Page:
Tips To Follow When Renovating A Historic Home

The charm and appeal of historical homes have resonated with homebuyers for centuries, and history and architecture enthusiasts are often drawn to these centuries-old homes to be a part of their unique story in some way.

And while the home buying process is an incredibly emotional time in normal circumstances, Homes notes that buying a historically significant property is often even more so, as buyers understandably feel an unspoken connection to the property's history. Investing in a historical home gives homeowners the chance to own a piece of history and play a role in a house's story that has been written for hundreds of years.

While it can be easy to fall in love with the rich history and beautiful crown molding that often comes with older homes, it's important to understand what you're getting into before fully committing. Rocket Mortgage warns that while owning a historical home can be incredibly special, renovation and management will also be very demanding, as older homes require a lot of maintenance to keep them beautiful and safe to live in. Following a few tips during renovation can help ensure the process goes as smoothly as possible. It can help you make the home your own while preserving its historical value and character.

Understand your property's historical designation

As excited as you might be to jump right into a renovation, a lot that has to happen before you can do so, as much of what you can do to your historical house is determined by laws and ordinances aimed at protecting historical sites. Travis Hendrix, a senior architect at KGA Studio Architects, says that the first step towards your renovation is defining what exactly it is that deems your house as being "historic" based on specific criteria. This will help you determine the steps you need to take to move forward with renovation or establish whether that is even an option.

Rocket Mortgage says there are several ways your property could be deemed historic. For this classification, they say a home needs to be at least 50 years old and connected to significant historical events or the lives of historically significant individuals in some way. It could also be categorized as historic if it has the potential to provide important historical information or it embodies a particular architectural style that is deemed as being historically desirable or significant.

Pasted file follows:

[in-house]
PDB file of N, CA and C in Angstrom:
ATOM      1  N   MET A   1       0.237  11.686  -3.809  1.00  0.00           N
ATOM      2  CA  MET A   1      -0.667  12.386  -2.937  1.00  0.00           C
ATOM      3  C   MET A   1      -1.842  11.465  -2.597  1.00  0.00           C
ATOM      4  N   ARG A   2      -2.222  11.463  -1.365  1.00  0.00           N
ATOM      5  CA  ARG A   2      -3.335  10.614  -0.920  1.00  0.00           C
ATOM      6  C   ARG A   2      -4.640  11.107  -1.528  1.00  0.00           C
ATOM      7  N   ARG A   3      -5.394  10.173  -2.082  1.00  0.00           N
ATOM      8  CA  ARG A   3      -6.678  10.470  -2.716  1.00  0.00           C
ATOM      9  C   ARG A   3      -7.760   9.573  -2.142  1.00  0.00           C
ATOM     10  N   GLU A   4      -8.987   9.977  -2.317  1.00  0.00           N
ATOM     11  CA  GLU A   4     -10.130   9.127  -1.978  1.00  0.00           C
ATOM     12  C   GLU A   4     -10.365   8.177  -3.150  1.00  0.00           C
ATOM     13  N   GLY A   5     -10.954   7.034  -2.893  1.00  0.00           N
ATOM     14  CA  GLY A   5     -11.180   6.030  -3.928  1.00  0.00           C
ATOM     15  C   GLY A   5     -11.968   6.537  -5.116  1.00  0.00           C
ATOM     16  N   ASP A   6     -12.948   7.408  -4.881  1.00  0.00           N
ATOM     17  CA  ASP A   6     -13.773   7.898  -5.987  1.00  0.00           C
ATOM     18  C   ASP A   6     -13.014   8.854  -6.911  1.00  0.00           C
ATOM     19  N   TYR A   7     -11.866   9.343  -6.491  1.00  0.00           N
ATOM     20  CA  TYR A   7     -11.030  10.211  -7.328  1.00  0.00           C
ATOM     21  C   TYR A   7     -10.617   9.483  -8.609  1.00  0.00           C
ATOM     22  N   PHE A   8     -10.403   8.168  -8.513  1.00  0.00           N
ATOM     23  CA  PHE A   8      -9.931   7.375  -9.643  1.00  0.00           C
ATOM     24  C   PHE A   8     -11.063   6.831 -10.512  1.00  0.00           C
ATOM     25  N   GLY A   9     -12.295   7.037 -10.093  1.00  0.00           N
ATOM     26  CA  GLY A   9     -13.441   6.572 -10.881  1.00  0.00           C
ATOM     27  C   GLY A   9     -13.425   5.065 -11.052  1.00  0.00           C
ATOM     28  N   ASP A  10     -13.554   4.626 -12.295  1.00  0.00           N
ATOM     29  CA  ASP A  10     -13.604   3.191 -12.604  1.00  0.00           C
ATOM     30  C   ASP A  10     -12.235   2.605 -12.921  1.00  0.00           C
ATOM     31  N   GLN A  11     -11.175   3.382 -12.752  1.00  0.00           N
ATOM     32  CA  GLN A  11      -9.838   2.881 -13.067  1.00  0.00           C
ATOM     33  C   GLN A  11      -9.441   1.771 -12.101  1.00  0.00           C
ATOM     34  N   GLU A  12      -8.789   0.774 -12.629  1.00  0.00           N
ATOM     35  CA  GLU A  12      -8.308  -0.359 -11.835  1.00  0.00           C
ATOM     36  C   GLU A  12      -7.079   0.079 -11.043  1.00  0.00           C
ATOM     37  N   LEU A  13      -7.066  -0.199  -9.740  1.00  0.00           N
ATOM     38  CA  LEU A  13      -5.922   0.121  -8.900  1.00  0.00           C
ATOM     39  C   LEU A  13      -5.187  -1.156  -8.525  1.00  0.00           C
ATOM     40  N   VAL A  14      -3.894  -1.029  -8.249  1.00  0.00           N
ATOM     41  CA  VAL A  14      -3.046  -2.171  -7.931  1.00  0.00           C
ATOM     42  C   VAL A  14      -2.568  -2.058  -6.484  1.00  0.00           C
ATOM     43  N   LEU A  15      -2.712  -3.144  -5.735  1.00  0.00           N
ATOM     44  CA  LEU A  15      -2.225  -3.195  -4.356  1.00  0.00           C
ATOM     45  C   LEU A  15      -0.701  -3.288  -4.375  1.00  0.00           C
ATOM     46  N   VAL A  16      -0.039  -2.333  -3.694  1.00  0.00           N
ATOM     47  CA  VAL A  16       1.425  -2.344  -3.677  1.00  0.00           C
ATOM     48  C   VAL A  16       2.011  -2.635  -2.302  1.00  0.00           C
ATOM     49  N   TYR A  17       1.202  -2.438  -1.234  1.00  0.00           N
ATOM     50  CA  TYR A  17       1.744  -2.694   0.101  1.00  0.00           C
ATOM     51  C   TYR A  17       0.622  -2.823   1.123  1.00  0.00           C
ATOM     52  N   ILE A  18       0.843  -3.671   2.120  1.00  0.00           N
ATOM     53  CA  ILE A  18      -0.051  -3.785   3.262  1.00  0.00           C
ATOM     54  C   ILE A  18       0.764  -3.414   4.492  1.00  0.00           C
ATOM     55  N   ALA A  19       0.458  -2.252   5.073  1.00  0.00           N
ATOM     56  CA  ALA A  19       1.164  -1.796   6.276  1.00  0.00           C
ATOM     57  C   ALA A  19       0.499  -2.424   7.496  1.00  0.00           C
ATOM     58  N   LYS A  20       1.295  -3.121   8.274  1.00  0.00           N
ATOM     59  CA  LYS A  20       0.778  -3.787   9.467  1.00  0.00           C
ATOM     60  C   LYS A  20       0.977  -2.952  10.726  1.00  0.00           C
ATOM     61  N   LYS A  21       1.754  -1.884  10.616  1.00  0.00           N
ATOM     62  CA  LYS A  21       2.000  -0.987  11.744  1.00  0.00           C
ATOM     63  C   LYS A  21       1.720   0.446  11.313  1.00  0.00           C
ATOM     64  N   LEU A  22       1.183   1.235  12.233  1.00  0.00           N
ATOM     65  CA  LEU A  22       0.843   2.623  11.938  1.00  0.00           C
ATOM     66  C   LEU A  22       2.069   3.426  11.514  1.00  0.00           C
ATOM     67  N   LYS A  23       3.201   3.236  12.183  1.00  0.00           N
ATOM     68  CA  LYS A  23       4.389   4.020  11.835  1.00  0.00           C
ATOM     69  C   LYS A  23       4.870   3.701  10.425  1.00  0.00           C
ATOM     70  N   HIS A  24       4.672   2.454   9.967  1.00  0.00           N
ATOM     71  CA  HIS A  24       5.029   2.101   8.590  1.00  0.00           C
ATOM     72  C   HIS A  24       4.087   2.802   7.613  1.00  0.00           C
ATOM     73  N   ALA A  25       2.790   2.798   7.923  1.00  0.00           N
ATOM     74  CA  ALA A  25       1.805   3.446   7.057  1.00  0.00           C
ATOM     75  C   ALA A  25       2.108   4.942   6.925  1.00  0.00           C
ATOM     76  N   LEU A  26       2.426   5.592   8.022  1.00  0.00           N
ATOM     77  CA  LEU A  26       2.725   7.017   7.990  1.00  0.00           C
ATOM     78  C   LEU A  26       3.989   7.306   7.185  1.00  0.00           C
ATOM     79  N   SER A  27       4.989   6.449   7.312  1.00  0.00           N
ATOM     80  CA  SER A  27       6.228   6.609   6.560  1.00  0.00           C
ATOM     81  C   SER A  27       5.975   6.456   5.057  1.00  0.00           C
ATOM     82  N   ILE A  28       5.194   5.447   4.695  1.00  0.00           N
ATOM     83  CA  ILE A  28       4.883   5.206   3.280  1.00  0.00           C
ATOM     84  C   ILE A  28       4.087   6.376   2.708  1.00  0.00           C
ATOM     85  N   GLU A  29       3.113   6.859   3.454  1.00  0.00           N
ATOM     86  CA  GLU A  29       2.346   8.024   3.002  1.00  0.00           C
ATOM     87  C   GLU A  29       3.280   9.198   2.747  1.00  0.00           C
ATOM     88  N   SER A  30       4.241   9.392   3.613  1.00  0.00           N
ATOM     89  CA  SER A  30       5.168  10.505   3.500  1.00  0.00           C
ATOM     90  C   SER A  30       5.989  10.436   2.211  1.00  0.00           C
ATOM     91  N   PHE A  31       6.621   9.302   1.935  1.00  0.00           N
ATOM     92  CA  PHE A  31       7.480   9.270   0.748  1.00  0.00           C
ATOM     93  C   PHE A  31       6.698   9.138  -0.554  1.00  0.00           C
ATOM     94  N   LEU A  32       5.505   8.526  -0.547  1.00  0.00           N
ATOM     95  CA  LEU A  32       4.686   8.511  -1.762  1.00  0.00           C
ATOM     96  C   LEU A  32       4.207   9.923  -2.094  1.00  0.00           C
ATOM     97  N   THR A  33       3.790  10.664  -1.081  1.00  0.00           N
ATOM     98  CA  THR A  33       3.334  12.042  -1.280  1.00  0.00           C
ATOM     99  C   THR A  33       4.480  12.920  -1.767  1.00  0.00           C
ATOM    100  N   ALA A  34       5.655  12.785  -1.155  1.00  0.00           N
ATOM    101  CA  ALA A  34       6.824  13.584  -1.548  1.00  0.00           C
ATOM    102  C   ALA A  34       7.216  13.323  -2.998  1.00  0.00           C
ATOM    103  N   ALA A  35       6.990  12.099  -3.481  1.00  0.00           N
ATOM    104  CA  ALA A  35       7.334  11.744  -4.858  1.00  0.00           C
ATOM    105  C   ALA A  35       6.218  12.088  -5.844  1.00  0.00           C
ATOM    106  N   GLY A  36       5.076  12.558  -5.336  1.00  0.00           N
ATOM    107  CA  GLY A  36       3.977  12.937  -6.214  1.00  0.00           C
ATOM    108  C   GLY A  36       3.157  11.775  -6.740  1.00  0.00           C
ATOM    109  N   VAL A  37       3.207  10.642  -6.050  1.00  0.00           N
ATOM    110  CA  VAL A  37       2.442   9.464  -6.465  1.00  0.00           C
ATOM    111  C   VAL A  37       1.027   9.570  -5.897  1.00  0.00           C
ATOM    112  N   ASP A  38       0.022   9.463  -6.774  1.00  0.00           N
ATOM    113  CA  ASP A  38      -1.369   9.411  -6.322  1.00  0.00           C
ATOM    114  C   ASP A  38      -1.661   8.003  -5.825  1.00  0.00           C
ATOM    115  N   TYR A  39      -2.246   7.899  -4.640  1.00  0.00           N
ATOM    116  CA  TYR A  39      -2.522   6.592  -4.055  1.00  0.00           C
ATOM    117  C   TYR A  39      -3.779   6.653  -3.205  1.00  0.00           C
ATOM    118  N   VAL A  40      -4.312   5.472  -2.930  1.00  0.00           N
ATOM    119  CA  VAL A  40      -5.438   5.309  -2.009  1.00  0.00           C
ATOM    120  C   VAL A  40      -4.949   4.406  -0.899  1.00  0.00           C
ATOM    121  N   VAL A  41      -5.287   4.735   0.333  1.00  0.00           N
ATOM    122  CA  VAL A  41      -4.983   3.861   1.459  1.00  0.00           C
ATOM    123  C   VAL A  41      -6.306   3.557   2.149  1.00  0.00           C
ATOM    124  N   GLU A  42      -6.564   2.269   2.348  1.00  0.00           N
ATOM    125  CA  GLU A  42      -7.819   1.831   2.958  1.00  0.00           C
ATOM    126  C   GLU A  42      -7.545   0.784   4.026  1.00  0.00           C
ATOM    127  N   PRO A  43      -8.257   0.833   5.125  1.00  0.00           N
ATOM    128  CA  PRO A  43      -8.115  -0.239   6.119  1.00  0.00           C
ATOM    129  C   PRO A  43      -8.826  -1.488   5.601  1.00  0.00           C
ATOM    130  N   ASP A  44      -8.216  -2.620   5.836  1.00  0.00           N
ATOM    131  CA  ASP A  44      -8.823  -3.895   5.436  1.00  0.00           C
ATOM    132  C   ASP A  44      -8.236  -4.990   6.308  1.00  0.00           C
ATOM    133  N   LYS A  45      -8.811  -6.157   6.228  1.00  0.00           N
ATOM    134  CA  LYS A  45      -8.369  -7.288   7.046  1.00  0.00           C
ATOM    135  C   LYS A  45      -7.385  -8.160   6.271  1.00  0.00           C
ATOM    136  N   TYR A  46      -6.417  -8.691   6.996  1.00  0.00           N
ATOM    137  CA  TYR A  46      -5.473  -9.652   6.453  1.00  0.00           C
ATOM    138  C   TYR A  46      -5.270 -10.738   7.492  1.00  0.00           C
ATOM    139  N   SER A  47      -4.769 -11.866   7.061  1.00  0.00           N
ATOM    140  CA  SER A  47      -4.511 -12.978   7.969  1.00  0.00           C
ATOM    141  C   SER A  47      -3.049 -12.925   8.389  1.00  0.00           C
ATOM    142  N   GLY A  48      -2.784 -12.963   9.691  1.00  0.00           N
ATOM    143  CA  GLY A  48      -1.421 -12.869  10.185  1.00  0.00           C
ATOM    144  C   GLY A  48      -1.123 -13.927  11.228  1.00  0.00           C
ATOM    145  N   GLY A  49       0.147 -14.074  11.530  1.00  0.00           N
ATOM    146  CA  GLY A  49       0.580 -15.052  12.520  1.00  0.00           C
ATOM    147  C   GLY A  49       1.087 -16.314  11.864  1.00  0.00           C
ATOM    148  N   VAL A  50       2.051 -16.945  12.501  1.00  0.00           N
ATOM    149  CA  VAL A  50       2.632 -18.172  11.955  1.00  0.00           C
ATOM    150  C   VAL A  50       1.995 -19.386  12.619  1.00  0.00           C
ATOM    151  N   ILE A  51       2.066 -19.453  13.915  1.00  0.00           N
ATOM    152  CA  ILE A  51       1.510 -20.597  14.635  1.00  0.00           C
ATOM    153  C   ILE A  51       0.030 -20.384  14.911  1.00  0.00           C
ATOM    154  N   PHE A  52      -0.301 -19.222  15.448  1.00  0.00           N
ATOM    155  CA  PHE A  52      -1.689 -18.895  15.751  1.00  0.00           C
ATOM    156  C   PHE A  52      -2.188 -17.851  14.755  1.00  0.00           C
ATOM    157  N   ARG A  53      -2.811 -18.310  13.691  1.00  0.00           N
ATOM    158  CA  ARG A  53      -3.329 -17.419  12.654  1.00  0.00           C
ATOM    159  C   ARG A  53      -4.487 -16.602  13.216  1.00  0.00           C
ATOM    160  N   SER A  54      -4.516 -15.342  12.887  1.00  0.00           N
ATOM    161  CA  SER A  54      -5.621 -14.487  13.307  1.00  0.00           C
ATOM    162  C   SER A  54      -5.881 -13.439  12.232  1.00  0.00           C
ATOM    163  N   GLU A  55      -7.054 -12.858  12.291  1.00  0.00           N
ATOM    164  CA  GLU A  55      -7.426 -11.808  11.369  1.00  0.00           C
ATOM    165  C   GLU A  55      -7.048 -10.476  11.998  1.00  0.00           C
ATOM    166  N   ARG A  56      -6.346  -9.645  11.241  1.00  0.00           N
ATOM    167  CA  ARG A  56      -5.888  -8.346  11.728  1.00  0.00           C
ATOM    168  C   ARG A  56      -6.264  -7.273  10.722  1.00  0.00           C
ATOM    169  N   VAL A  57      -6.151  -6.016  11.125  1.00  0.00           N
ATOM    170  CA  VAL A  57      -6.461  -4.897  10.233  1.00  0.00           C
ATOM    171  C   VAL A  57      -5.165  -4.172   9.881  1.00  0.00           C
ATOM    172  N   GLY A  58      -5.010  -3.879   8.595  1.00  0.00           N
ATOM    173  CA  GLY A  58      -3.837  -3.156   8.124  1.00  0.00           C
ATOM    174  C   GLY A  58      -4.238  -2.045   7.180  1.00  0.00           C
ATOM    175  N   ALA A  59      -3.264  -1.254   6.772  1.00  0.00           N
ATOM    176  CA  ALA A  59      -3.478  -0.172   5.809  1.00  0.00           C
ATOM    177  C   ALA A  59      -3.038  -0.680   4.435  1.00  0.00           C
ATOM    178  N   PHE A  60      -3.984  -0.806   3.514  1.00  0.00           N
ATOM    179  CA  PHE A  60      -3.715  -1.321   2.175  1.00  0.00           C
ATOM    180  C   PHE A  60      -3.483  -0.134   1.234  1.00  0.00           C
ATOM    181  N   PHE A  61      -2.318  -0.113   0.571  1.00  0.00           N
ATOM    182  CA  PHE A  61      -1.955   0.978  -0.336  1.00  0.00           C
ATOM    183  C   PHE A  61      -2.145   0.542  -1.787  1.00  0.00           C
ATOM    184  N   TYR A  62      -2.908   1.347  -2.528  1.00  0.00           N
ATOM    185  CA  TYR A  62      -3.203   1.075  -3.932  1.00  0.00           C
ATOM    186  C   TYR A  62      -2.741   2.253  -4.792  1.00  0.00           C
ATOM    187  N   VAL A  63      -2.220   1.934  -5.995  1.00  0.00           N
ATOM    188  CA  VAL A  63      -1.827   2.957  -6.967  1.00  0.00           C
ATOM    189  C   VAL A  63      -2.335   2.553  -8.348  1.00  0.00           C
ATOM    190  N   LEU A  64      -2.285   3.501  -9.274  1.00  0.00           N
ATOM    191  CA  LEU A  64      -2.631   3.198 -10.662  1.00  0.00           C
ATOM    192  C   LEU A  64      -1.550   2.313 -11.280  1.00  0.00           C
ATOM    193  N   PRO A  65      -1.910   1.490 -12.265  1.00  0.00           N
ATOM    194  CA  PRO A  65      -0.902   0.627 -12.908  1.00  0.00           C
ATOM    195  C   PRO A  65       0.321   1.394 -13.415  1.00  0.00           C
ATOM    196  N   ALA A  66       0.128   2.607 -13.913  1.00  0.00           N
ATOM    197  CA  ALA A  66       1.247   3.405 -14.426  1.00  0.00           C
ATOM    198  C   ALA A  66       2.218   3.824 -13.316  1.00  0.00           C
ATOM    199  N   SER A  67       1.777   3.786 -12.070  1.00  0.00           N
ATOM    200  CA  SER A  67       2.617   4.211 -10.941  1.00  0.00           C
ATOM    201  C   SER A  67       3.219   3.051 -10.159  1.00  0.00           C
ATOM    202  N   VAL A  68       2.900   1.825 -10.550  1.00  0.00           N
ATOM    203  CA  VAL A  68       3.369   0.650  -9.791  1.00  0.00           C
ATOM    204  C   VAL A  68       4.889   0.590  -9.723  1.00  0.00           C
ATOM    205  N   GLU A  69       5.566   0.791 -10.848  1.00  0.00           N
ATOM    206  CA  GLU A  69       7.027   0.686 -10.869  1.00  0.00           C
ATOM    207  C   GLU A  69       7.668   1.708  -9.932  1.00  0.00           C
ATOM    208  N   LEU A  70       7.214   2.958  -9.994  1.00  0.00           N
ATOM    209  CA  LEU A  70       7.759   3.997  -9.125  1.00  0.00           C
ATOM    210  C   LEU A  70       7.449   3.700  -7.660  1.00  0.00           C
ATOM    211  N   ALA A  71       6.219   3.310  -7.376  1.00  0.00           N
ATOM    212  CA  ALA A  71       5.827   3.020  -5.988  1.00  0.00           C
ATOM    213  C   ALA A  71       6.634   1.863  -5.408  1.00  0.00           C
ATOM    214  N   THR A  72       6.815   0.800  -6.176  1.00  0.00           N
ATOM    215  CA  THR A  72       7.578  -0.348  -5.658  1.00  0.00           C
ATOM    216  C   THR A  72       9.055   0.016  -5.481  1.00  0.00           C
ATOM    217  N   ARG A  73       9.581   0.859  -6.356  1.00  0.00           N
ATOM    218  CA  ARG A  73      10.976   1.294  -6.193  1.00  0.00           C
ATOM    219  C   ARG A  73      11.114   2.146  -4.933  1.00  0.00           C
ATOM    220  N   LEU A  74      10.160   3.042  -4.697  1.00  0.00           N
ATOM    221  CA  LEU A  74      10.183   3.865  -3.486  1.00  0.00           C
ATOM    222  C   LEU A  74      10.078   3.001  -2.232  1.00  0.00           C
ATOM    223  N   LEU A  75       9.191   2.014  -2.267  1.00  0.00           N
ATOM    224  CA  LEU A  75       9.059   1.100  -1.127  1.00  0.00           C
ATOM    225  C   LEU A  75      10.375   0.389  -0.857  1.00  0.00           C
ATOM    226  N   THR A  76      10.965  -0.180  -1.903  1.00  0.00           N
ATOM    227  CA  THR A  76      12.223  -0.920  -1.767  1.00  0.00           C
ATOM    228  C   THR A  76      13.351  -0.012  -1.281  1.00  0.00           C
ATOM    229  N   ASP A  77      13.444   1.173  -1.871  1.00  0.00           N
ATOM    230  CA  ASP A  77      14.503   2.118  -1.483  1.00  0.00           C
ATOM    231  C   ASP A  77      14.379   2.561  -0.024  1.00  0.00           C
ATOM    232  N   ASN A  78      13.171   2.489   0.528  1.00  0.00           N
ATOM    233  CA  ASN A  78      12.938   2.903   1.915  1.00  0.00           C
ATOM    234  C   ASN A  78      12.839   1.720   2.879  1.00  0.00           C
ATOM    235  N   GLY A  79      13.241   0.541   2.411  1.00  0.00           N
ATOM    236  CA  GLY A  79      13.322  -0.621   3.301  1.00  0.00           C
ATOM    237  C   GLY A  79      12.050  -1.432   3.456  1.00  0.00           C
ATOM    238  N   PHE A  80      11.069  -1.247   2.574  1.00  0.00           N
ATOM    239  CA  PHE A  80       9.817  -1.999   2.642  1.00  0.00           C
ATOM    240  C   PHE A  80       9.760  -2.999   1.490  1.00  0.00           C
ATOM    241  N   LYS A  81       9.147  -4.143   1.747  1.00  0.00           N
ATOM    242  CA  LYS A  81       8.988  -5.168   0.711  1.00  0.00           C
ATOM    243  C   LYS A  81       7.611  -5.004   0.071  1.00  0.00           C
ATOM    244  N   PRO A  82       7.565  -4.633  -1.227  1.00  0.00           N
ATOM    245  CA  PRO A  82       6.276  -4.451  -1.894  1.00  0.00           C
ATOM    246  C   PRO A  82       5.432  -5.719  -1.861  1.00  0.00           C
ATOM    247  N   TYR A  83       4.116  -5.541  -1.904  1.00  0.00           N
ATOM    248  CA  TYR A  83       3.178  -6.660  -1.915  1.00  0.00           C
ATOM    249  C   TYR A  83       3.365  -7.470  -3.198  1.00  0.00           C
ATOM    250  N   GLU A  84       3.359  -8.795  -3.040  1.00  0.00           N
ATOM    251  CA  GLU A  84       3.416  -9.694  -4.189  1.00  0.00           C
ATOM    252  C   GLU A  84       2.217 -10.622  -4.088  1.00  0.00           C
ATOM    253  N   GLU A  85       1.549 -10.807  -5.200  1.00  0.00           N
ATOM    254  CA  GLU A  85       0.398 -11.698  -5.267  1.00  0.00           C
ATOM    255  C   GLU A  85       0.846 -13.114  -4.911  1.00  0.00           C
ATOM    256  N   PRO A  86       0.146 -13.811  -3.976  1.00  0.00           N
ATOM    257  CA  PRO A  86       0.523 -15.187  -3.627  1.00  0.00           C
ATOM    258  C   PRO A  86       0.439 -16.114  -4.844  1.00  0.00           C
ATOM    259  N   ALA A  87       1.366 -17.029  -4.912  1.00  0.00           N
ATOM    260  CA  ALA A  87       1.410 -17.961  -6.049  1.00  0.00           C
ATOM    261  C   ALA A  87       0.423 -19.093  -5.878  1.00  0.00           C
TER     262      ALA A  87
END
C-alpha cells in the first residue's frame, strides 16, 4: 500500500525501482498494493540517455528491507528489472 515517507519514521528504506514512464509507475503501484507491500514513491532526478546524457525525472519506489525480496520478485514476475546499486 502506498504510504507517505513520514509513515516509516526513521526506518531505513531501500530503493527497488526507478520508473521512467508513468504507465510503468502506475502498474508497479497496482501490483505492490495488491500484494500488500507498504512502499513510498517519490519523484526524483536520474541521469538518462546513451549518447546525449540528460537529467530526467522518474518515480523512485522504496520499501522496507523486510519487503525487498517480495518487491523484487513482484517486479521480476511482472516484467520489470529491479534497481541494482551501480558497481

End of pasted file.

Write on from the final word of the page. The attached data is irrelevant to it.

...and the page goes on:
Follow the necessary legal steps

Once you determine whether or not your old home is officially recognized as historical and to what extent, KGA Studio Architects says you need to start doing your research about any building or renovation restrictions that may exist for your house — keeping in mind that your home could be recognized as a historical site at a local, state, or national level. Most houses with an official historical designation have rules or regulations regarding structural changes, so your renovation plans will likely be subject to review and approval from various local, state, or national committees. Therefore, be prepared to tweak your design plans if your initial vision isn't possible upon committee review.

KGA Studio Architects suggests asking your realtor if they have any additional information about the historical status of the house, and if not, looking up the address never hurts. You can start research through your city or municipality's online information portals. State and national historical registries often overlap with those recognized locally, so starting local will likely be the easiest way to find information and the necessary contact information.

Be prepared for continuous renovation and upkeep

Once you have determined the necessary steps required to proceed with the renovation and are aware of any restrictions imposed on your project, you are finally ready to make your home uniquely yours. And while most homeowners want the exterior of their house to look nice, if you own a historical home, you may not have much say. Rocket Mortgage notes that you may be legally required to stay on top of exterior maintenance set forth by local and state ordinances. Not to mention older homes run into many more issues regarding upkeep as things will always pop up that need to be replaced or fixed, simply due to the age of the house. If you cannot fully commit to regular exterior maintenance, it might be best to invest in a newer home.

Hendrix also recommends via KGA Studio Architects hiring a contractor with an extensive portfolio of historical homes so they understand the importance of preserving its historical value and will know what to do should any issues arise along the way. He also recommends informing anyone involved with the renovation process of any pending design permit approvals should they not be granted — that way, they can have a plan in place just in case the design needs to be tweaked based on ordinances or restrictions.